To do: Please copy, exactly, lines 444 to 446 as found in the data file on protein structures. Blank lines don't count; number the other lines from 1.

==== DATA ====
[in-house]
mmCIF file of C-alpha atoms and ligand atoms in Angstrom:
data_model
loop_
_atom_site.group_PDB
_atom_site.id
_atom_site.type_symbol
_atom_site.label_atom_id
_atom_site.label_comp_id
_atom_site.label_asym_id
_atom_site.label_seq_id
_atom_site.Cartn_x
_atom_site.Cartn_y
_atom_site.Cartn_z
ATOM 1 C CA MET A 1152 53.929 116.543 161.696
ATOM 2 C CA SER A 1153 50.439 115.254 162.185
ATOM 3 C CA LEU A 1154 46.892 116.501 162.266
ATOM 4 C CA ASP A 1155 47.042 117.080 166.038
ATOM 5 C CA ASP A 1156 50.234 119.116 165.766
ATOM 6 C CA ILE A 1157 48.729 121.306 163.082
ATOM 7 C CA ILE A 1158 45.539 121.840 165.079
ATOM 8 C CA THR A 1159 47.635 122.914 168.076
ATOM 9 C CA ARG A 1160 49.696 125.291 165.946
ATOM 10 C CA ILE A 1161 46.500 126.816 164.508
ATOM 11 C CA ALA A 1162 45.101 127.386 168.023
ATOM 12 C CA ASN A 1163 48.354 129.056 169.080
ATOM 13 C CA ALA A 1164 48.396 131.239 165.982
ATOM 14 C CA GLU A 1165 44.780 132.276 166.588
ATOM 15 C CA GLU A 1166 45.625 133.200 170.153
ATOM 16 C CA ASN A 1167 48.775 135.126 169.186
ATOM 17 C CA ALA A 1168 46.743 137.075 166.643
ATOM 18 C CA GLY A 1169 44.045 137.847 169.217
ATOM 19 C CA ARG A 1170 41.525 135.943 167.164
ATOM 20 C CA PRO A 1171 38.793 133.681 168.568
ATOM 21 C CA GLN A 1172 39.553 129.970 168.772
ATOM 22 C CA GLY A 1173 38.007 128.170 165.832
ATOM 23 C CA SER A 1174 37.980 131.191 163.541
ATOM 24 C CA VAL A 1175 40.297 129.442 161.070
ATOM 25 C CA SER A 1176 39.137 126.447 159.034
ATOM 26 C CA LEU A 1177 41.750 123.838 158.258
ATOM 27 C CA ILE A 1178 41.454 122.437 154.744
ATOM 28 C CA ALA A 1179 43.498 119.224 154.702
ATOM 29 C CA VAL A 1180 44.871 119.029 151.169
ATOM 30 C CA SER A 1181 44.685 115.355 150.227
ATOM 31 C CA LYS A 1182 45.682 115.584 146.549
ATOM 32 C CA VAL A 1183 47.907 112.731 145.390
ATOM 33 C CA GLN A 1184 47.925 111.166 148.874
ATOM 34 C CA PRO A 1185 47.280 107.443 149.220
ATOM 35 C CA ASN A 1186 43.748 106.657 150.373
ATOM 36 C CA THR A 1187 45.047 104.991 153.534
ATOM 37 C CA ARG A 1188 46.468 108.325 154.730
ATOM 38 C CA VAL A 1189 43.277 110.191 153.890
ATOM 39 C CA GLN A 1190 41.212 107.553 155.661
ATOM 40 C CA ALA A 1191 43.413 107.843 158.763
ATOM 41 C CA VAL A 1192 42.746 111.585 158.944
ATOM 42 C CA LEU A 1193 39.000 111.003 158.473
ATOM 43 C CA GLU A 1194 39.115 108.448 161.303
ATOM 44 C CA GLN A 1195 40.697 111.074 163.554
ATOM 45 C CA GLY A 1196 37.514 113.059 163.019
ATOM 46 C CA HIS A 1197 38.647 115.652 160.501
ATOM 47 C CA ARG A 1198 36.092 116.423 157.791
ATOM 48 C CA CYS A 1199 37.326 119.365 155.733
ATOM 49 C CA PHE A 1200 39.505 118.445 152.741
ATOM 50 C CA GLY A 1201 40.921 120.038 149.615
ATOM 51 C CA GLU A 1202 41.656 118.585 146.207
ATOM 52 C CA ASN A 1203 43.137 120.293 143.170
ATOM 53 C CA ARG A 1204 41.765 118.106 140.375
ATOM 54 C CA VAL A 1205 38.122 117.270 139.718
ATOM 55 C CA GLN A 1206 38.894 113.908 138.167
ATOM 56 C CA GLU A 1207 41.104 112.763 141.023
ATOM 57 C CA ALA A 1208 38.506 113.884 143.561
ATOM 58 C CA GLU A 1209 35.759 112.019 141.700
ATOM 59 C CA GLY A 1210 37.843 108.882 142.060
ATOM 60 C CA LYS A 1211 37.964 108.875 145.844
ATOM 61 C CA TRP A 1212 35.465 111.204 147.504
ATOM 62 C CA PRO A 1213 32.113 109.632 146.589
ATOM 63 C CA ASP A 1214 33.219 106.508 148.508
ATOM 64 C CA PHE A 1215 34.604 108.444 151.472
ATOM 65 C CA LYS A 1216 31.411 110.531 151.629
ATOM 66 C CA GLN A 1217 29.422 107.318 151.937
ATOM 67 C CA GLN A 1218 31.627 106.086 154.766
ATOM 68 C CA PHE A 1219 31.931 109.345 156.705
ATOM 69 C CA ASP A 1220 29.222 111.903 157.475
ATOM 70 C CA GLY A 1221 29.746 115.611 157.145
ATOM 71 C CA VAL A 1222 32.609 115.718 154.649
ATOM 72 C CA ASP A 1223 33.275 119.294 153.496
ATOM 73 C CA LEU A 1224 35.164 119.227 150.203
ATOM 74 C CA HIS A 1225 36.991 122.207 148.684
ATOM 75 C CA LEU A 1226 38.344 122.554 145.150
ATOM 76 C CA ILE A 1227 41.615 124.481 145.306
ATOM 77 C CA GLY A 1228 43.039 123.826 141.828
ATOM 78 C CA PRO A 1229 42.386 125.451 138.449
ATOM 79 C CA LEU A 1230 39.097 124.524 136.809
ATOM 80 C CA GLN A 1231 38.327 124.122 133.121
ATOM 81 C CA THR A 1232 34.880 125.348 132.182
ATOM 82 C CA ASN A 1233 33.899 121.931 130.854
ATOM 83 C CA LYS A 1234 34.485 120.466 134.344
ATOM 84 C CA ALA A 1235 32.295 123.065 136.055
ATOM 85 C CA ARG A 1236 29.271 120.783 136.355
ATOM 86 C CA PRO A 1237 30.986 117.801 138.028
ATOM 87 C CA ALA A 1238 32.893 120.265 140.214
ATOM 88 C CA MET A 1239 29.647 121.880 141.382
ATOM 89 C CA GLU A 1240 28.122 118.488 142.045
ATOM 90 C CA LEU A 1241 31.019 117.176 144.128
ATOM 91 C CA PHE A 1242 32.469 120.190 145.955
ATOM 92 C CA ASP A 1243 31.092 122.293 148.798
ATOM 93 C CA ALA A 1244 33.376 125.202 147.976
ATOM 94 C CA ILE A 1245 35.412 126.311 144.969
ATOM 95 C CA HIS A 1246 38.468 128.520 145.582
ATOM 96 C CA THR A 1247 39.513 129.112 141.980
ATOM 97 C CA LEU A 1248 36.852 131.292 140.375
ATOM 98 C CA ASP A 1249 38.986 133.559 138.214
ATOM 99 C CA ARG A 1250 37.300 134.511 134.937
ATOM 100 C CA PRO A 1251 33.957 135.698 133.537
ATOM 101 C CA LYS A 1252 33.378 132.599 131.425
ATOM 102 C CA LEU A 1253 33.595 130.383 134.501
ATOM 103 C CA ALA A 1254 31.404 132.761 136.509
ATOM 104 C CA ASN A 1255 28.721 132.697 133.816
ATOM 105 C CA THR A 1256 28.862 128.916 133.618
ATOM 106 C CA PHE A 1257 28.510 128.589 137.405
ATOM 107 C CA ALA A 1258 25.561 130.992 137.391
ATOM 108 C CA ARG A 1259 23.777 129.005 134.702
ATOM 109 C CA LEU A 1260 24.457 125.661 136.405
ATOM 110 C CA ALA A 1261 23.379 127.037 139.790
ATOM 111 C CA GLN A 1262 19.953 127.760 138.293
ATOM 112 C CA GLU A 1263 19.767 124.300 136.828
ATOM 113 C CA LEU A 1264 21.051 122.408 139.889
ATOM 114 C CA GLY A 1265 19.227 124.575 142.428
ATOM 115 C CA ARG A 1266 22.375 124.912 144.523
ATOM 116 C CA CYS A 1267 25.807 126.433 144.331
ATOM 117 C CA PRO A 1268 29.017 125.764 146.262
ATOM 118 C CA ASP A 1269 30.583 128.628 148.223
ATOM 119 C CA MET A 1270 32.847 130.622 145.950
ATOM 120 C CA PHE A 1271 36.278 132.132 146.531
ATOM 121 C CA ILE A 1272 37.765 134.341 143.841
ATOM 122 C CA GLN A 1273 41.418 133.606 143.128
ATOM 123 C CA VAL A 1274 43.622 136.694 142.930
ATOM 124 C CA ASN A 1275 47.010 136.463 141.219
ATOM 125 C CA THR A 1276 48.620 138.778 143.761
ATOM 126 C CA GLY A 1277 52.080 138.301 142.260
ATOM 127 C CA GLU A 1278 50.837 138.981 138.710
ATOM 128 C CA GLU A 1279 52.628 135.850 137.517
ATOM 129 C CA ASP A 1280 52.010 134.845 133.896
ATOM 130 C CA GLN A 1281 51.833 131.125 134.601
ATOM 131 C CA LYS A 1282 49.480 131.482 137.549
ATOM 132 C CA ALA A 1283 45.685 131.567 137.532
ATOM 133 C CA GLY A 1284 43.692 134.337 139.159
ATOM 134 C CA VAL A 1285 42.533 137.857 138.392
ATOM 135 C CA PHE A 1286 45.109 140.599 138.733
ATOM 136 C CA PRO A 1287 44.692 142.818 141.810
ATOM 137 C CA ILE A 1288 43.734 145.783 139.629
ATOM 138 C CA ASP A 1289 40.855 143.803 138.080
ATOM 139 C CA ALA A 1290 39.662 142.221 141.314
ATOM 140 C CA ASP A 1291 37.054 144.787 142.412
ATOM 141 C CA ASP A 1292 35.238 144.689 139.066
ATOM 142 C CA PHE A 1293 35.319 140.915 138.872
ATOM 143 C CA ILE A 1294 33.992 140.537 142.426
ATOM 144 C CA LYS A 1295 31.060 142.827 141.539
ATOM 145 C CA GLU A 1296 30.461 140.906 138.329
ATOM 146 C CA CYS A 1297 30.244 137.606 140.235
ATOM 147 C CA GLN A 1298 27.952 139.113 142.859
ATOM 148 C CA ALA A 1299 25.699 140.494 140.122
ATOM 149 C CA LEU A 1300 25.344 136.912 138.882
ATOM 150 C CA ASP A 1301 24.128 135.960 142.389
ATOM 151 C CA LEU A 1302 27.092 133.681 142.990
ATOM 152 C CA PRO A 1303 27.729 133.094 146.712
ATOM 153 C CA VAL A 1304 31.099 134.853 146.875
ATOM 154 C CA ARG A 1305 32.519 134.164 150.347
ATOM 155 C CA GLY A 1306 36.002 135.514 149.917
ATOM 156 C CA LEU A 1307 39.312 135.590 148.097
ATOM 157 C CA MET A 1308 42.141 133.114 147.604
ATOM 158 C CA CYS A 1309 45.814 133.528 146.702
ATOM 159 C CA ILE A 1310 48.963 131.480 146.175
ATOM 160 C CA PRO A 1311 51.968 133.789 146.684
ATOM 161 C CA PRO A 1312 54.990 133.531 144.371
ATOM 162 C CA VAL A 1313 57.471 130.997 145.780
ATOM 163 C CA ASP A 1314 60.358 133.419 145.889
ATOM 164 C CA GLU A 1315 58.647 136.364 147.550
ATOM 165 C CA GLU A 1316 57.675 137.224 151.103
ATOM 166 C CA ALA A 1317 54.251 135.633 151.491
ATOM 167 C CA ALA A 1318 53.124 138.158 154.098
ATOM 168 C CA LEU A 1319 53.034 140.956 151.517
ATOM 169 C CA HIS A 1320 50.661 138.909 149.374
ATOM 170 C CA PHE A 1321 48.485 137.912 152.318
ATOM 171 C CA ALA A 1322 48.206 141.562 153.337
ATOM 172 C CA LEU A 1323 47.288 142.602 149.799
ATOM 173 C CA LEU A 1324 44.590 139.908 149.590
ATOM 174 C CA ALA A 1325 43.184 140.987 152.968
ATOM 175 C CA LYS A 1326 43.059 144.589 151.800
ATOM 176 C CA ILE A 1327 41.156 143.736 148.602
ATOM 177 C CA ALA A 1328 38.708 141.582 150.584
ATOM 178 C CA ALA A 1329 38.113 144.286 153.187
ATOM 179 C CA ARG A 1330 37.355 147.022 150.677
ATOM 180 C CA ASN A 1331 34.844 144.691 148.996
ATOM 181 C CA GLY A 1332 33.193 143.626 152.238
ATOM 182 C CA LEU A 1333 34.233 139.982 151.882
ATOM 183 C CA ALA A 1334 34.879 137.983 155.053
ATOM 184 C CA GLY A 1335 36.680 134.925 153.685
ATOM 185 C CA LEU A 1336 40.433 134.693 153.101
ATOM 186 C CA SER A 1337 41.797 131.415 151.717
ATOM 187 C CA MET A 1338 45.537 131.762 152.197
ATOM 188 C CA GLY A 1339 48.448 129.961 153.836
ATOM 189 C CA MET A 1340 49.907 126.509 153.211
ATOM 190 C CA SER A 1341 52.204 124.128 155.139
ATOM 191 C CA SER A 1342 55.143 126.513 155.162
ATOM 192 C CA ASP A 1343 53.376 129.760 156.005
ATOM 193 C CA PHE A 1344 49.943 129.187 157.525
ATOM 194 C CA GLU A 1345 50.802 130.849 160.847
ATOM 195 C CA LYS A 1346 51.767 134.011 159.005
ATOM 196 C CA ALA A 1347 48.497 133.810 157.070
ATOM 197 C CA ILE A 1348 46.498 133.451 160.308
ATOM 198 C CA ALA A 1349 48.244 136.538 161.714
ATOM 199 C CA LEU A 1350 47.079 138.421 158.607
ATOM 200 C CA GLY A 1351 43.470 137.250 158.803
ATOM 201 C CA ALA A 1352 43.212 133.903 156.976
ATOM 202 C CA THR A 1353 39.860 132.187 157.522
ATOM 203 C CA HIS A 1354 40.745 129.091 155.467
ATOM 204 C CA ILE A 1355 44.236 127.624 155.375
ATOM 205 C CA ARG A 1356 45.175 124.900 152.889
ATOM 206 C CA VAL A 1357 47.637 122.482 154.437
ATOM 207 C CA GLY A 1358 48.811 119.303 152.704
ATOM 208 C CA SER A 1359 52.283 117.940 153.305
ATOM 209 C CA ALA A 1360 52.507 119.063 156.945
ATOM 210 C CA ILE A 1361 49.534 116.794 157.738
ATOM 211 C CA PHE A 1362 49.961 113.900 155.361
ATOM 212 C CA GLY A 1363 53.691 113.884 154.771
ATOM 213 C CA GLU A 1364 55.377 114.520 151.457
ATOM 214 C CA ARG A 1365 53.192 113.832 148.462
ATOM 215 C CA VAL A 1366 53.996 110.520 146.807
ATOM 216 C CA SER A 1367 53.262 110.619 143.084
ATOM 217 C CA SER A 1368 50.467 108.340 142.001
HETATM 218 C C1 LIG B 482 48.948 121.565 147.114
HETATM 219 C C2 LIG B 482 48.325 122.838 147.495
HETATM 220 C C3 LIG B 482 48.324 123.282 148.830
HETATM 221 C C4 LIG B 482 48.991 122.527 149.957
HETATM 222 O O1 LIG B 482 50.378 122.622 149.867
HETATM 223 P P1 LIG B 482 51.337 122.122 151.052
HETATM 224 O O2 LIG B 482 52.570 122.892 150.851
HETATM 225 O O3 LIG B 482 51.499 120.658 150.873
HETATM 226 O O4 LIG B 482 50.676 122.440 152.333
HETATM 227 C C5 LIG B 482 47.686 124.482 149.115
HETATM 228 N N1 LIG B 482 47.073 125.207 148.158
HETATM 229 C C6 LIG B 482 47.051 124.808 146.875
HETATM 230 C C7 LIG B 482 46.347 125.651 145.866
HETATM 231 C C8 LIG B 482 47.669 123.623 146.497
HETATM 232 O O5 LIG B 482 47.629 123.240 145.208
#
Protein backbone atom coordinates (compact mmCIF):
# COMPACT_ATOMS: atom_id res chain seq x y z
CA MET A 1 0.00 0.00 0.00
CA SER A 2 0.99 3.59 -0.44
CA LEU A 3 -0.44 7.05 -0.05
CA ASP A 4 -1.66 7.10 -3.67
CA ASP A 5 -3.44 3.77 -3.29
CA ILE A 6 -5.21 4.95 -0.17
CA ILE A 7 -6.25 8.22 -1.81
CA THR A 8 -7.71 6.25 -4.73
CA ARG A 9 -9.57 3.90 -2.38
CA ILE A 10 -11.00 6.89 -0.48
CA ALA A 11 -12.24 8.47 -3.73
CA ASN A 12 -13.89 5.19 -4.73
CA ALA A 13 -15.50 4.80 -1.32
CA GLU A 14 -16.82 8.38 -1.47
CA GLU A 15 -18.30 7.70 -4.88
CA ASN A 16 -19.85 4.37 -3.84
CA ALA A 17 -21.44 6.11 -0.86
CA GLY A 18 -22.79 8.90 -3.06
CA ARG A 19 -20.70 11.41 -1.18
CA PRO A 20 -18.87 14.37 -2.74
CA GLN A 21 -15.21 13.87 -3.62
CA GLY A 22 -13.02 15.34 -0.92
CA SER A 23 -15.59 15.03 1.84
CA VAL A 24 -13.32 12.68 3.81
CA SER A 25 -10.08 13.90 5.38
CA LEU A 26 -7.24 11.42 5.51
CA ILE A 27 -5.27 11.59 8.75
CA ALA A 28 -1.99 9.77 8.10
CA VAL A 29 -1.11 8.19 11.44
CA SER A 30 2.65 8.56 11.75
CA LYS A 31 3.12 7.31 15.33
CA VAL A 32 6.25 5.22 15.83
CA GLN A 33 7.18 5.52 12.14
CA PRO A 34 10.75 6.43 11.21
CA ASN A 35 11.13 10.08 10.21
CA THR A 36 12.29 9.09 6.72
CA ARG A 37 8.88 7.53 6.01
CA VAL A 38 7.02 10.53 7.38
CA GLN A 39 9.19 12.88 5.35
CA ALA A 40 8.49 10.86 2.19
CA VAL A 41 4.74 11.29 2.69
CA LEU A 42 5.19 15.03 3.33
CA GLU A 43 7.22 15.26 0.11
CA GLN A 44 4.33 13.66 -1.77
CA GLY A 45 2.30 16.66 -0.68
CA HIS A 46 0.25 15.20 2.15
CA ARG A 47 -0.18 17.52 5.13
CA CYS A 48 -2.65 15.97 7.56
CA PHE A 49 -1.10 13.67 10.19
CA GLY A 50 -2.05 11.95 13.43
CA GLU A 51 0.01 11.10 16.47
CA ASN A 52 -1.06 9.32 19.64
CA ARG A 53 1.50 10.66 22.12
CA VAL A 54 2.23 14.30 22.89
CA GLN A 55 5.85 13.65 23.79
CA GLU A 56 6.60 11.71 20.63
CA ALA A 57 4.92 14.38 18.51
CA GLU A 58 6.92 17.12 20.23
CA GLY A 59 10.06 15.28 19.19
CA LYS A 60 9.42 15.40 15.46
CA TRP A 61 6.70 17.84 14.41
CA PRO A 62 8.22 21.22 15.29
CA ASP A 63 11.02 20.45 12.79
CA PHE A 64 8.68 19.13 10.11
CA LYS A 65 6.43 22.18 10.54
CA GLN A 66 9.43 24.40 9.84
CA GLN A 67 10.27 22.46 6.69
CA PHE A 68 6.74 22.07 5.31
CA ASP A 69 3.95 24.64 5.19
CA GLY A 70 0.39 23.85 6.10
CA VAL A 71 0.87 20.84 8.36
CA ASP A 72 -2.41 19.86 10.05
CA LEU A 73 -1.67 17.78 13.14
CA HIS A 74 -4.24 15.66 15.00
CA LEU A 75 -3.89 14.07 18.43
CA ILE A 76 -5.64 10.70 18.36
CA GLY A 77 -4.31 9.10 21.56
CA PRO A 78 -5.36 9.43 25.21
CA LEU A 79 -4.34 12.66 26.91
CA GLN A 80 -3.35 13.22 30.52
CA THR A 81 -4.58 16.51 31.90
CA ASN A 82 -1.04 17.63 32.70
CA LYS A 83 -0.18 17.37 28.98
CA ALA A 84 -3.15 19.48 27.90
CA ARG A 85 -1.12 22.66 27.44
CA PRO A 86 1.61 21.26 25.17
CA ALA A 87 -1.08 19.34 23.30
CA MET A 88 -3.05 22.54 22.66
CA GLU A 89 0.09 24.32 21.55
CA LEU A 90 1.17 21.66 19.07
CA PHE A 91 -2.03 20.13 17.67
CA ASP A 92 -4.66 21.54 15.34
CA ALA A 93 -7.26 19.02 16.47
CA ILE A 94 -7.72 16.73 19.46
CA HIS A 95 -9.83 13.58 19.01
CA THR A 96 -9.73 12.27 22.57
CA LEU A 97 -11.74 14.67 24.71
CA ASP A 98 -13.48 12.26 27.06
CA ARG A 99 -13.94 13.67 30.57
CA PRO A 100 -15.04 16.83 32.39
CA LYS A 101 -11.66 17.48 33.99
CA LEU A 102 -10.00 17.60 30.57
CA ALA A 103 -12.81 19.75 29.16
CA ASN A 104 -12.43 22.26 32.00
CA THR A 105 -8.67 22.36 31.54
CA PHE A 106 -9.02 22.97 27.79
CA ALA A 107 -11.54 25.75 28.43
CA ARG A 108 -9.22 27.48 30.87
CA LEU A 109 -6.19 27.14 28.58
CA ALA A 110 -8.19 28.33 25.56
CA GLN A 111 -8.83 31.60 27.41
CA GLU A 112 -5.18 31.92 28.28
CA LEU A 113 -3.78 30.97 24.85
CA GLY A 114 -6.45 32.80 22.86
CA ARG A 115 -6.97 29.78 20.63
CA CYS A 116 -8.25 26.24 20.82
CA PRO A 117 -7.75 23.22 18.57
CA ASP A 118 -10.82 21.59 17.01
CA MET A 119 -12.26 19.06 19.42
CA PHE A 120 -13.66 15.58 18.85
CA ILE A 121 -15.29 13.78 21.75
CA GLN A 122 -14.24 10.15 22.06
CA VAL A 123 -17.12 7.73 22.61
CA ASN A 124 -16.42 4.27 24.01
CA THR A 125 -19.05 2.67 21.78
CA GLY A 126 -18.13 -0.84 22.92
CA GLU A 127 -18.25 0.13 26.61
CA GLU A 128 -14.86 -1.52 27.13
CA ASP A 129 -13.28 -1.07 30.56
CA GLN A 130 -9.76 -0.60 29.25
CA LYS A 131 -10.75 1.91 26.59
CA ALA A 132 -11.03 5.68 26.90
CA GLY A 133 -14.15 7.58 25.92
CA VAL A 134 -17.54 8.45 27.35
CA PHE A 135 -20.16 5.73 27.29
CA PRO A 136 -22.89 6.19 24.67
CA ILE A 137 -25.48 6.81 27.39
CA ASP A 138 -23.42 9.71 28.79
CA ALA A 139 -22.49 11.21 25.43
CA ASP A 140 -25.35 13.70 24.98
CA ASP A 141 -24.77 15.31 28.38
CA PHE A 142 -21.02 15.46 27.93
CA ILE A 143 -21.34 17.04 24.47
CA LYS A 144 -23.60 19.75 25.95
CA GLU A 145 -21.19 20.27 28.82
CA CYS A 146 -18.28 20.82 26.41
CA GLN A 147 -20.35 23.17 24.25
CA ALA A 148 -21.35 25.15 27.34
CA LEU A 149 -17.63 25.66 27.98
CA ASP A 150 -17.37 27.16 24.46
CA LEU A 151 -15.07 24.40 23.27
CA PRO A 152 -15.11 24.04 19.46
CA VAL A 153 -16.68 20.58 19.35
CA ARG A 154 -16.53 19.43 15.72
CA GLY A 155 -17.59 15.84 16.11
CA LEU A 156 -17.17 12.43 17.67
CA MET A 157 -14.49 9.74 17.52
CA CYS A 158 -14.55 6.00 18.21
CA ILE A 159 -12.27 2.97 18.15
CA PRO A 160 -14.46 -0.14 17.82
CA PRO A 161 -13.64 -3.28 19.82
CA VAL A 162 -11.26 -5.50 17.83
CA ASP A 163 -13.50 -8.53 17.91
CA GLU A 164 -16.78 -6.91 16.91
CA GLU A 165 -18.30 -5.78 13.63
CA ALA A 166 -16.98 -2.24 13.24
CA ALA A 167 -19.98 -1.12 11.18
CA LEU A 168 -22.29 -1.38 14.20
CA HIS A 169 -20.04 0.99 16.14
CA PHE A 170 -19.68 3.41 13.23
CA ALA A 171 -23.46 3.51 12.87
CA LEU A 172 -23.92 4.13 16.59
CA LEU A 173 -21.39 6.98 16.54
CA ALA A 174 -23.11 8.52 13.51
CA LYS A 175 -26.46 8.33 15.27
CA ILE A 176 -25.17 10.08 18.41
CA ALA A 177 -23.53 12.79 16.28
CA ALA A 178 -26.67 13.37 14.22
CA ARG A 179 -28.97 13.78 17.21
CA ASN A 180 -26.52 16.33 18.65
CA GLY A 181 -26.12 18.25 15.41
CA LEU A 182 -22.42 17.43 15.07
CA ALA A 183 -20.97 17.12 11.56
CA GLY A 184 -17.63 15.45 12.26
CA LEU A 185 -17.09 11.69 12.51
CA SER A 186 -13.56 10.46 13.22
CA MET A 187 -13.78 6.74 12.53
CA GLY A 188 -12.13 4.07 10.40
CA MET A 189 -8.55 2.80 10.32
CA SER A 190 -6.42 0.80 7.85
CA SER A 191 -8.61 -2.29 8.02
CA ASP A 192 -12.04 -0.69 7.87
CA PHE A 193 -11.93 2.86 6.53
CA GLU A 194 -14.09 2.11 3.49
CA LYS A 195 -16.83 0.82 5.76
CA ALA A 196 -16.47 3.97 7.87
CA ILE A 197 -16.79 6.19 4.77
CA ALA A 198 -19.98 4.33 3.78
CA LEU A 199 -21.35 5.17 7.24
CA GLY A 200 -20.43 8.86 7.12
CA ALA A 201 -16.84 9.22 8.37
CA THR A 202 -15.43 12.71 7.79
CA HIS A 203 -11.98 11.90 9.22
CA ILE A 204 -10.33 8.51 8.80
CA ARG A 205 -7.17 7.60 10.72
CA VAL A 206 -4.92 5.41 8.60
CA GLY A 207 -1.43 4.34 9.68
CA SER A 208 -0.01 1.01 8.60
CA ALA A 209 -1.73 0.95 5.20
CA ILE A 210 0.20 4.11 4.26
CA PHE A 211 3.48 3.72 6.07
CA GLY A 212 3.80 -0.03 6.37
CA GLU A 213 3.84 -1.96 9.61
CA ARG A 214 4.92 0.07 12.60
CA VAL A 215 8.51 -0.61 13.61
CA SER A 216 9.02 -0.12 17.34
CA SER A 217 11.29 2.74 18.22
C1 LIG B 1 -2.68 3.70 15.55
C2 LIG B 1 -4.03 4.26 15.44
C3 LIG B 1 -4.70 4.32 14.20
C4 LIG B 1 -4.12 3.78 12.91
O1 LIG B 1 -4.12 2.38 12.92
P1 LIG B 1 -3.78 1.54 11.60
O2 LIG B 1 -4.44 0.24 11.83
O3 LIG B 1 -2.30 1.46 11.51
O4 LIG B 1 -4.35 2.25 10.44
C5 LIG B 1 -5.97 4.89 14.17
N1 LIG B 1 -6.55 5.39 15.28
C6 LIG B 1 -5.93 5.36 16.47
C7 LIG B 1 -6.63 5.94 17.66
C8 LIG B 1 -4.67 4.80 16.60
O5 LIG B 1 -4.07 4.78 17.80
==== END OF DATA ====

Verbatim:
CA LYS A 195 -16.83 0.82 5.76
CA ALA A 196 -16.47 3.97 7.87
CA ILE A 197 -16.79 6.19 4.77